With just under five minutes left in their game against the Golden State Warriors, Kevin Durant unleashed a pass to Kevin Martin on the wing for an easy three-pointer. A normally uneventful thing for a player as good as Durant, but that assist, his 10th, marked the first time in his career that Durant recorded a triple-double.
Not only that, it was the first time in his career that he was able to notch double-digit assists in any game so far in his career.
It was an incredibly uneventful game in the middle of November that is just another win for the Thunder and just another loss for the Warriors. Nothing surprising, no upset, no collapse—just a game.
However, that game is a microcosm of what Durant's short season has been. In the past, Durant was looked at as a kind of a one-trick pony, as far as greatness goes. He's never been viewed as a great defender, an amazing rebounder or any kind of miraculous floor general, but that's the track he's taking.
Durant is averaging just 24.5 points per game, which would be his lowest since his rookie year, only he's scoring at a 51 percent clip, a rate that would be a career high. To go along with a more efficient scoring season, Durant's 10.5 rebounds per game give him more than any other season, as do his 4.6 assists.
In fact, if Durant keeps this type of play up, this will be the first season of his career in which he averages more assists than turnovers, which is a bit surprising.
The thing is, this is exactly what the Oklahoma City Thunder need from Durant now that James Harden isn't coming off the bench, and it might even be better for Russell Westbrook.
Durant has always had the ability to pass the ball, he was just never put in the position where the Thunder needed him to. Usually he would be on the floor alongside Westbrook, who can be a very good point guard at times, or James Harden, who might be one of the best passing two-guards in the league.
If Durant has the green-light to run the offense, it frees Westbrook up to move off the ball, shake away from his man and get some more open shots, or get hit on a cut to the rim from the perimeter. It adds another dimension to their offense.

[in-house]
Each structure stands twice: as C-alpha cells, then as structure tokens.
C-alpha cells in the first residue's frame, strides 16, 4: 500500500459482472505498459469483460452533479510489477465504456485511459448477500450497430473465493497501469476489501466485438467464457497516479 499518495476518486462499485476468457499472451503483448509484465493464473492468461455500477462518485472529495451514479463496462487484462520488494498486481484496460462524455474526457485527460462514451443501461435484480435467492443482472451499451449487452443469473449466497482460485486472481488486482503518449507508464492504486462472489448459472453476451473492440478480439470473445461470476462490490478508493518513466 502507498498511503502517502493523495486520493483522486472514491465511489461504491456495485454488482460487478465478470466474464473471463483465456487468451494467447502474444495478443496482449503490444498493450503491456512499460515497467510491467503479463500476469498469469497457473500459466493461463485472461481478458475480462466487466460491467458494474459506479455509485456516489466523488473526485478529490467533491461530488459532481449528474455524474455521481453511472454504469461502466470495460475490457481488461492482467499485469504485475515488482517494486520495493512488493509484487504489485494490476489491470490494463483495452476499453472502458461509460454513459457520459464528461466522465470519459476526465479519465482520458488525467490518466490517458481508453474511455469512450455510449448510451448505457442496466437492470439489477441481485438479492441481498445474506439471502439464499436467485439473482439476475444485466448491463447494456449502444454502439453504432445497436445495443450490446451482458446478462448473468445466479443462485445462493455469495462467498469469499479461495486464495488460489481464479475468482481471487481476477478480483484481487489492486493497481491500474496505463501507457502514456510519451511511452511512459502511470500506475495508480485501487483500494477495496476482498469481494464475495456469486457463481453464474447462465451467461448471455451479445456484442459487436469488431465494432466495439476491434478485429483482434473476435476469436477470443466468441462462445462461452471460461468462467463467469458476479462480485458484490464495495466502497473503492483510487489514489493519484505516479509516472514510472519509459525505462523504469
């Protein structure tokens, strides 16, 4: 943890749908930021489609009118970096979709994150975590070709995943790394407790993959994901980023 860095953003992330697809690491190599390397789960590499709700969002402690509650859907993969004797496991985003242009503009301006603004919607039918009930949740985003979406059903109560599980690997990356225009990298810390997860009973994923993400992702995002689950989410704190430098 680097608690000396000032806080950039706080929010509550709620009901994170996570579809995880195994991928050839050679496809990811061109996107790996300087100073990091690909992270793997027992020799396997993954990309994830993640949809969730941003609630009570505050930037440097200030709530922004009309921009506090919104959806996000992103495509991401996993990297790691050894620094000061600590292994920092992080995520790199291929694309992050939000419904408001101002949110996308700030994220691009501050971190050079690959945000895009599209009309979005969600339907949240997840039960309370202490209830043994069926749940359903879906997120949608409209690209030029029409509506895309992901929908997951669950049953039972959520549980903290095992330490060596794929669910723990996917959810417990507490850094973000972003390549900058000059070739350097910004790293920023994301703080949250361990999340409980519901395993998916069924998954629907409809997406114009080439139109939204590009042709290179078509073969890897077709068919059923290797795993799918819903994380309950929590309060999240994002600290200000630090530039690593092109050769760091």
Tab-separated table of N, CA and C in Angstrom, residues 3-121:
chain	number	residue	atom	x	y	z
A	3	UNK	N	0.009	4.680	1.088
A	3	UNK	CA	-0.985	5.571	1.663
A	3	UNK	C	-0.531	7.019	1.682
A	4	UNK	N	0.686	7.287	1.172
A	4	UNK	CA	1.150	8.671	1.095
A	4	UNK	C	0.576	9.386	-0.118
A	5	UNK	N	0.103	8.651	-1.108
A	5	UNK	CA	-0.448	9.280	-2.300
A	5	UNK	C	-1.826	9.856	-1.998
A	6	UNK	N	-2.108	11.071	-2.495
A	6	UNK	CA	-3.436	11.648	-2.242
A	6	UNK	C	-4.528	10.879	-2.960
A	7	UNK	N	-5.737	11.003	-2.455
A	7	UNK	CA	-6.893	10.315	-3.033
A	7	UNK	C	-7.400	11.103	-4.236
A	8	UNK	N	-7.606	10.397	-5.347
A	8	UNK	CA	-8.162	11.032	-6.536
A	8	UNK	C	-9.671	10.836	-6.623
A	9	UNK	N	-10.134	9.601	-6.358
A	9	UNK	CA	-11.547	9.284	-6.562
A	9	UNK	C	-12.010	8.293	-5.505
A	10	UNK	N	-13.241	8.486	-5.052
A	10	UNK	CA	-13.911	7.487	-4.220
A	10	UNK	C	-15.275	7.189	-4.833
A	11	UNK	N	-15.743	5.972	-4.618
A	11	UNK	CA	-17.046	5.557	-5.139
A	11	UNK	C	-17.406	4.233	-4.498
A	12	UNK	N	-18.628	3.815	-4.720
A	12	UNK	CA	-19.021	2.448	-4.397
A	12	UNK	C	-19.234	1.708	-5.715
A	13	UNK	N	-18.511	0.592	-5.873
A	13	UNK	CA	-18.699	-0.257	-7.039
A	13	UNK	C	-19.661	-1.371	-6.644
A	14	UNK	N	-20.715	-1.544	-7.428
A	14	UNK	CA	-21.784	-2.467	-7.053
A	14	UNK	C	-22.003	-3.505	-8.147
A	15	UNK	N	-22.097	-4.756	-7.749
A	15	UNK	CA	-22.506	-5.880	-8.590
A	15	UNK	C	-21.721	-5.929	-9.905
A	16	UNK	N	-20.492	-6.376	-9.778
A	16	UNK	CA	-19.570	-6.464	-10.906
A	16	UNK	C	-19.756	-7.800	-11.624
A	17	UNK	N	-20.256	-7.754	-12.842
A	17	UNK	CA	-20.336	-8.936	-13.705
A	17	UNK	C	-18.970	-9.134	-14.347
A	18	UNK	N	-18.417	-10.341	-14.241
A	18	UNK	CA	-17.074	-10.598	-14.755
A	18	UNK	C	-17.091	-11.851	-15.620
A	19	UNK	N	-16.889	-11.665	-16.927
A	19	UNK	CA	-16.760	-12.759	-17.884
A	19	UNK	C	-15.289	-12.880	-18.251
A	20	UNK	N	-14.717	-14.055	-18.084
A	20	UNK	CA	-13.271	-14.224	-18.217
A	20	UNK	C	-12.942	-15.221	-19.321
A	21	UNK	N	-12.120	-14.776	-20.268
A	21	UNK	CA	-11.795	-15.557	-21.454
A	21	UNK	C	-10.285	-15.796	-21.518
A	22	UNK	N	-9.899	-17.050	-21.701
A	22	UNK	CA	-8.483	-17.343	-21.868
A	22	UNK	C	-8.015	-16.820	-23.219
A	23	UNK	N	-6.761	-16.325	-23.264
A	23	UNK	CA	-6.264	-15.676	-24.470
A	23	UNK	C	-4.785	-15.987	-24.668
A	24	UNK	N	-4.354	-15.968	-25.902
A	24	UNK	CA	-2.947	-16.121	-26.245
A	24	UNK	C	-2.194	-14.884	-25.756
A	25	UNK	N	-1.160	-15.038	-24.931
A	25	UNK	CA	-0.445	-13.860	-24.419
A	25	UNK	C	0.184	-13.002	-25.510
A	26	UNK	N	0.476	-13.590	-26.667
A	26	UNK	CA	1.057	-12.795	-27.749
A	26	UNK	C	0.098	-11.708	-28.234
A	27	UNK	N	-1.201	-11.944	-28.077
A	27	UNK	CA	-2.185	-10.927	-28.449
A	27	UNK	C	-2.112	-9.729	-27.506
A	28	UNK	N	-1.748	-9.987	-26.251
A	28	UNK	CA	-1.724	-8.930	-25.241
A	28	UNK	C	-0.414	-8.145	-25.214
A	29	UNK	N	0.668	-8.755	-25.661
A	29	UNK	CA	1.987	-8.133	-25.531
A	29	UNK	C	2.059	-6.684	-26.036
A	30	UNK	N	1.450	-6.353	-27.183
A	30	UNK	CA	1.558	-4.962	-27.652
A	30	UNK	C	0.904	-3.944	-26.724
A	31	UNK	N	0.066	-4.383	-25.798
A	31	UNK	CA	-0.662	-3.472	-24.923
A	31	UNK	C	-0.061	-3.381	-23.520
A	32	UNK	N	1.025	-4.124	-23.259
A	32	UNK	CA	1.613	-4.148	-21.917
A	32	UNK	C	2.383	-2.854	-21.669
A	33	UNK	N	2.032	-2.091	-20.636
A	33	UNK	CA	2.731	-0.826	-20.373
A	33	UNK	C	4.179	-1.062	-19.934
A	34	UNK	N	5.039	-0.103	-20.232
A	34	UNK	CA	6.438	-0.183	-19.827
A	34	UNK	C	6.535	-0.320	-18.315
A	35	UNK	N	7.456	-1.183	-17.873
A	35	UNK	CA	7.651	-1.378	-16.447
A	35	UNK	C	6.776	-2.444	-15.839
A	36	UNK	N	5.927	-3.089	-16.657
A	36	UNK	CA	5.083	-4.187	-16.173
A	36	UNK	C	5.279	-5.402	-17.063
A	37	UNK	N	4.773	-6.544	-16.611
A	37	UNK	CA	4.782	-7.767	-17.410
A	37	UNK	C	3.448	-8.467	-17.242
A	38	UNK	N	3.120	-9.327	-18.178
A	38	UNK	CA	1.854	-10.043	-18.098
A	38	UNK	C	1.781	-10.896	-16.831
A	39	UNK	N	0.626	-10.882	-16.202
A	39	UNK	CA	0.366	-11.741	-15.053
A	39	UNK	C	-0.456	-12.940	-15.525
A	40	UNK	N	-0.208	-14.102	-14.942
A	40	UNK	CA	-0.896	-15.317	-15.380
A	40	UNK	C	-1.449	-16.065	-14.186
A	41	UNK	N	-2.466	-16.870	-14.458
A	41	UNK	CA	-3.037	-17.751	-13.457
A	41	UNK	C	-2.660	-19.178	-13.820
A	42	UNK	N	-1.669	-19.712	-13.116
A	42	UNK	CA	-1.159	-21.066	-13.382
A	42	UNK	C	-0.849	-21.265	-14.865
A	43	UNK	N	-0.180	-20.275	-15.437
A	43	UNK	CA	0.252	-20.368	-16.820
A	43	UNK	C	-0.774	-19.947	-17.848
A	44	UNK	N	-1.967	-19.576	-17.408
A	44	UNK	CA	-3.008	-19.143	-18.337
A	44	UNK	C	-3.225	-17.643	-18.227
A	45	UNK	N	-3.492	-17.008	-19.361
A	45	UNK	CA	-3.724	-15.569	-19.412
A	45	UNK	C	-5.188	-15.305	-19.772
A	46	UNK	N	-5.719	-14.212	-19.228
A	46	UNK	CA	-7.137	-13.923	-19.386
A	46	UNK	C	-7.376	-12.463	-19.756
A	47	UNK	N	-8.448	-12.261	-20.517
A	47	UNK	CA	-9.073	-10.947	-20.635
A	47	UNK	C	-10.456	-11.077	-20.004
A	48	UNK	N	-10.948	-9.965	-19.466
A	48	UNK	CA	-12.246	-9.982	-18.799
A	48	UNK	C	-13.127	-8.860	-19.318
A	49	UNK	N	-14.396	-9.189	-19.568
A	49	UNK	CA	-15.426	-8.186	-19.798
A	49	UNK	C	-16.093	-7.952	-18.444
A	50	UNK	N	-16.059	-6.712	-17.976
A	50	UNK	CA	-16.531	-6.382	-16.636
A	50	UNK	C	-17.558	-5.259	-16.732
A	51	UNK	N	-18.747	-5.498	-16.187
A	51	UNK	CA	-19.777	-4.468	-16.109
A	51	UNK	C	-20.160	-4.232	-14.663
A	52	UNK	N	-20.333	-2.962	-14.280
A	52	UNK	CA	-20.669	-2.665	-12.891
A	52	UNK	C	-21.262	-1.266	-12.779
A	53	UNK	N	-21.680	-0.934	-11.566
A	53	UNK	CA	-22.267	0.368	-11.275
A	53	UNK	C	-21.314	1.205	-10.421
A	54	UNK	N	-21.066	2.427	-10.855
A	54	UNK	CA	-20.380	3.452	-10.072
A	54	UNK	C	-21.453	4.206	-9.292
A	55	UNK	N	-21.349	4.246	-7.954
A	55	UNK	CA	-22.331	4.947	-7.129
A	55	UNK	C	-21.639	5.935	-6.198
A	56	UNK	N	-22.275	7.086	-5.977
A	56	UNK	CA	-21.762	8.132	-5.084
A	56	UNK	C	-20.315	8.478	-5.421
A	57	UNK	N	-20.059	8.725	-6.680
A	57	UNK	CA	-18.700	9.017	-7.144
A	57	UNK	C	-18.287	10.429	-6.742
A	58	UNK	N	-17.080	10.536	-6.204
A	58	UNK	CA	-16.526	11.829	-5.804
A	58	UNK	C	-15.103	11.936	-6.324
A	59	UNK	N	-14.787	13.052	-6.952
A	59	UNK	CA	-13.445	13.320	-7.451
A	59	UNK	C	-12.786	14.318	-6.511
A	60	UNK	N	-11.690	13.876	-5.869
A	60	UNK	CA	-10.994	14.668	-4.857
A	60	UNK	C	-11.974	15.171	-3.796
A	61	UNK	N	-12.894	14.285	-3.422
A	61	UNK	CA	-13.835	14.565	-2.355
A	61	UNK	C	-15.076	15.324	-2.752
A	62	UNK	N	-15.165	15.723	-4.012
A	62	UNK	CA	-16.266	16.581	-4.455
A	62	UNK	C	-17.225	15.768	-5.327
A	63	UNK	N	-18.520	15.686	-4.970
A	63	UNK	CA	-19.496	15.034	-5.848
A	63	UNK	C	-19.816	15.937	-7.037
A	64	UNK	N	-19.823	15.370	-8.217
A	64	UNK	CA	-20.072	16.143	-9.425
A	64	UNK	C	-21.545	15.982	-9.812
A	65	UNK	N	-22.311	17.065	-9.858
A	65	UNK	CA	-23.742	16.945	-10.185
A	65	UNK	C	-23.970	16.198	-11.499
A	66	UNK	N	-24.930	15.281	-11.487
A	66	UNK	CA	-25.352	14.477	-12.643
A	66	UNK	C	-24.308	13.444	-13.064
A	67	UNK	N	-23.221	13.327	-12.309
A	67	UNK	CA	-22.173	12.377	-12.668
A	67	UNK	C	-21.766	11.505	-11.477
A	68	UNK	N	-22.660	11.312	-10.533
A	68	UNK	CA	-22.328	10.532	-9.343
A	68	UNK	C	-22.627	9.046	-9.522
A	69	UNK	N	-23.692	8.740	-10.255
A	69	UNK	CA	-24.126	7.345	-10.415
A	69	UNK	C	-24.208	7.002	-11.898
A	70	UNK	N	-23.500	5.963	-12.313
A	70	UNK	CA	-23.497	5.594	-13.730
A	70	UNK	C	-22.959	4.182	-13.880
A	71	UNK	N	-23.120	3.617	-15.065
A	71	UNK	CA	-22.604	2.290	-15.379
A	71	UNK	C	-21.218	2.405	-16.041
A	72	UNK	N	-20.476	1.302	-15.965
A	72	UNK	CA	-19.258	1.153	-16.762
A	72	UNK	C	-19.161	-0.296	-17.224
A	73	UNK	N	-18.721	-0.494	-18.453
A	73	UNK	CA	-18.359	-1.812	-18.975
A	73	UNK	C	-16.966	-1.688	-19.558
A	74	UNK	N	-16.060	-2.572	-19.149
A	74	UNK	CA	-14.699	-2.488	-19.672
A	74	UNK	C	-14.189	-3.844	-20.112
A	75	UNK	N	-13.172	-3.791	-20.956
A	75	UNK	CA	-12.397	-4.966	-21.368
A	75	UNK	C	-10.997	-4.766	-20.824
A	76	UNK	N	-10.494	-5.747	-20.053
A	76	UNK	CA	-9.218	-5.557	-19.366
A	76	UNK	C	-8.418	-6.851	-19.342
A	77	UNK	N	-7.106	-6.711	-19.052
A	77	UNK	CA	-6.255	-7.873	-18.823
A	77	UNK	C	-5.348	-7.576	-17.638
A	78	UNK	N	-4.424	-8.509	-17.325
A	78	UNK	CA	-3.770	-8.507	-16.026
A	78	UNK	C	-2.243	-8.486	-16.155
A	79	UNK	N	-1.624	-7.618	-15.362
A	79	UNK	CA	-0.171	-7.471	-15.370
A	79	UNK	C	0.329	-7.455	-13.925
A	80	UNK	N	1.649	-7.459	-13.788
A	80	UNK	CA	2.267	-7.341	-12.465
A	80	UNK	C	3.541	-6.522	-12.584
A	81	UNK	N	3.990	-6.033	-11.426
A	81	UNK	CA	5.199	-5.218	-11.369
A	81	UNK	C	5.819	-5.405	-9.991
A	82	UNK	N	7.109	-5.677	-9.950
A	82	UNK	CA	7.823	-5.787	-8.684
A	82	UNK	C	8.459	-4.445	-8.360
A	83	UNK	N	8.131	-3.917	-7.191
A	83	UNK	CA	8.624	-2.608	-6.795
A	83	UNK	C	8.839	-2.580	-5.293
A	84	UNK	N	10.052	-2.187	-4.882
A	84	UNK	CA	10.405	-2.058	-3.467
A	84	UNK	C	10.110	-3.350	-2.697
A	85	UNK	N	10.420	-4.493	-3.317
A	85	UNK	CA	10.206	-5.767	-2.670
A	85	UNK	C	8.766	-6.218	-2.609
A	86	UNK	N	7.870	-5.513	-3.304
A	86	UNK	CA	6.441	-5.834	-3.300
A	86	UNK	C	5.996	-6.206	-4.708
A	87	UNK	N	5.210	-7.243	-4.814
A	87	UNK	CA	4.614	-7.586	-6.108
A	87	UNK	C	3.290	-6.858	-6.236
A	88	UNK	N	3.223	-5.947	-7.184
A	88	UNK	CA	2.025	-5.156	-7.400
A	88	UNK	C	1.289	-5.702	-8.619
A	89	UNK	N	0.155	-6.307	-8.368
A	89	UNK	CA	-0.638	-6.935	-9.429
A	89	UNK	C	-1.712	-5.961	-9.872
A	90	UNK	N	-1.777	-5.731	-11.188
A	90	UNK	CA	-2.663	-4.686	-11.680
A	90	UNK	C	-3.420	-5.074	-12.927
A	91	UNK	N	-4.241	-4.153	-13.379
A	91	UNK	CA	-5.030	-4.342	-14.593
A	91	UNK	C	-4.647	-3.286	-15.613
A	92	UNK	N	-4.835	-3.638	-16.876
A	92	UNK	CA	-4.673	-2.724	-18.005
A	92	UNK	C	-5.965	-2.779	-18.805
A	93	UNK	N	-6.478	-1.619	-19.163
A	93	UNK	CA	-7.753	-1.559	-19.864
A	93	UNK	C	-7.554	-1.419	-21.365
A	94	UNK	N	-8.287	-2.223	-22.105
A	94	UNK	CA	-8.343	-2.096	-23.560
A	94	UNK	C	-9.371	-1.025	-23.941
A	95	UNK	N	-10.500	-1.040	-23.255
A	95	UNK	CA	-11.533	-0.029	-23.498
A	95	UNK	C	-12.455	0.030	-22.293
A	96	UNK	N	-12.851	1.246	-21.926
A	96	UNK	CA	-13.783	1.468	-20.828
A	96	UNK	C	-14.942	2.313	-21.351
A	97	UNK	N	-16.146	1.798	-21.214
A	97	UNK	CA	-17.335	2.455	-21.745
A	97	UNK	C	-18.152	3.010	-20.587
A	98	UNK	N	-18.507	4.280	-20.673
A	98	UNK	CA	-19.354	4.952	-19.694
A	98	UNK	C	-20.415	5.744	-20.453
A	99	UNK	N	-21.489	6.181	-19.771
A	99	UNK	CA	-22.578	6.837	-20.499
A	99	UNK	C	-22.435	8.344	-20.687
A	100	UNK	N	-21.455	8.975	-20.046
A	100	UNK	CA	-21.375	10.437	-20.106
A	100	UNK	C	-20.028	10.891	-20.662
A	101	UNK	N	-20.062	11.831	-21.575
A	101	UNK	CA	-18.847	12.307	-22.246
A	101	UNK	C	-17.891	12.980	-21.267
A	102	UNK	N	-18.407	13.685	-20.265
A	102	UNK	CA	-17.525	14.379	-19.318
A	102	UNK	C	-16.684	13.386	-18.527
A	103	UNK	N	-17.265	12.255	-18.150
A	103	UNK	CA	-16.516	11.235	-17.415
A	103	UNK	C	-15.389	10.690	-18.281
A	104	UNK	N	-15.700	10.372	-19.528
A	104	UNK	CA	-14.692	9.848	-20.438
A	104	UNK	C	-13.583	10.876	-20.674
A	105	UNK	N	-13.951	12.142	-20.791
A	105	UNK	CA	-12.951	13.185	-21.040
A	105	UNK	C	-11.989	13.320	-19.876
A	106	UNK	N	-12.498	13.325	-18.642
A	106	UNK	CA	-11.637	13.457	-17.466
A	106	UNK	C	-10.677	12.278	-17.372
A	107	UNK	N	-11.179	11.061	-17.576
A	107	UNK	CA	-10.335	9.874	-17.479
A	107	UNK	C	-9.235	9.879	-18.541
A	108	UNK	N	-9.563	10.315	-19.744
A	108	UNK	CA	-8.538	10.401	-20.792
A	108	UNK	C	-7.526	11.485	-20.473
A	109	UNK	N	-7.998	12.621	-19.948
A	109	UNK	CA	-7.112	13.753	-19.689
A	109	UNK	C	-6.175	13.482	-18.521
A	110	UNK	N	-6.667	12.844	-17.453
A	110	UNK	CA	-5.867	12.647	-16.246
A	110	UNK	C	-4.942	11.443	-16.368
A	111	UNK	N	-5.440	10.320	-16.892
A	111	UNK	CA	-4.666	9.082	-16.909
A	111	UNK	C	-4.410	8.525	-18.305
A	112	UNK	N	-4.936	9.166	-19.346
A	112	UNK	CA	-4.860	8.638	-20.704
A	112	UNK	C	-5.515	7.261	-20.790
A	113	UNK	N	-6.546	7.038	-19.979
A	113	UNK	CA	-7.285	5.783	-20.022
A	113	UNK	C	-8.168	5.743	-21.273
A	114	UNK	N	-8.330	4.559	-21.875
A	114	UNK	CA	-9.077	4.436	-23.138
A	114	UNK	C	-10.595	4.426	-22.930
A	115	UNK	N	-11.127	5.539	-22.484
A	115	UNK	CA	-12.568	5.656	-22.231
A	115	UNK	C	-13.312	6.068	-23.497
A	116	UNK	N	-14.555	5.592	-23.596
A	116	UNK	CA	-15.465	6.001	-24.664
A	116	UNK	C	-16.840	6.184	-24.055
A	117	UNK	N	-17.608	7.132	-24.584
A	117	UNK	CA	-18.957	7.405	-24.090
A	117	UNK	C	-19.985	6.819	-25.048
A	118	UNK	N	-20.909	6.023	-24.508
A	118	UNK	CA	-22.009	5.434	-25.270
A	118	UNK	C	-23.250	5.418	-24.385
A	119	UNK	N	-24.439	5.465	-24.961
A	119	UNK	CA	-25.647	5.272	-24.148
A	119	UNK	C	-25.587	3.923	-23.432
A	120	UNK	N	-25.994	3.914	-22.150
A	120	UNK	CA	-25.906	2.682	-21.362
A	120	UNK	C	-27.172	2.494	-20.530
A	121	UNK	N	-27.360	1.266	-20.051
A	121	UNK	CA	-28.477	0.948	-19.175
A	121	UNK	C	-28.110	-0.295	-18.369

Instead of seeing their best player being used in a Kobe Bryant situation where he is mostly facing isolation and pick-and-pop plays, Durant is capable as the de facto point guard of getting the most out of his size and athletic advantage.
It has been more than Durant's offensive game that has turned Durant into an extremely impressive player so far. He's attacking the glass with fervor, and with Kendrick Perkins and Nick Collison playing fewer minutes, Oklahoma City needs a guy to take up the Windex bottle.
His defense seems to be continuing to improve, as he's started to be more physical when he's needed in the post, and more intense when he's playing on the ball on the perimeter. Amazingly enough, Durant is actually leading the league in defensive win shares so far with 0.8 estimated wins added.
It's hard to measure defense with a straight-metrics approach, but that's definitely not a negative toward his game.
Back in September, Durant took part in what he and LeBron James have called "Hell Week" in which he and LeBron worked out together in Akron, a move that was increasingly criticized by none other than Skip Bayless (just a warning, that's just typical Bayless ranting, click if you care to).
Bayless criticized Durant for getting too close to LeBron, being too friendly with him and falling into LeBron's "trap" whatever that may have been.
It seems that Skip doesn't realize that you can actually learn something from the best player in the league, and from the look of his play so far this season, Durant has definitely taken a page out of LeBron's book. In the end, that's only going to help the Oklahoma City Thunder.
Stats used in this article were accurate as of November 19, 2012.
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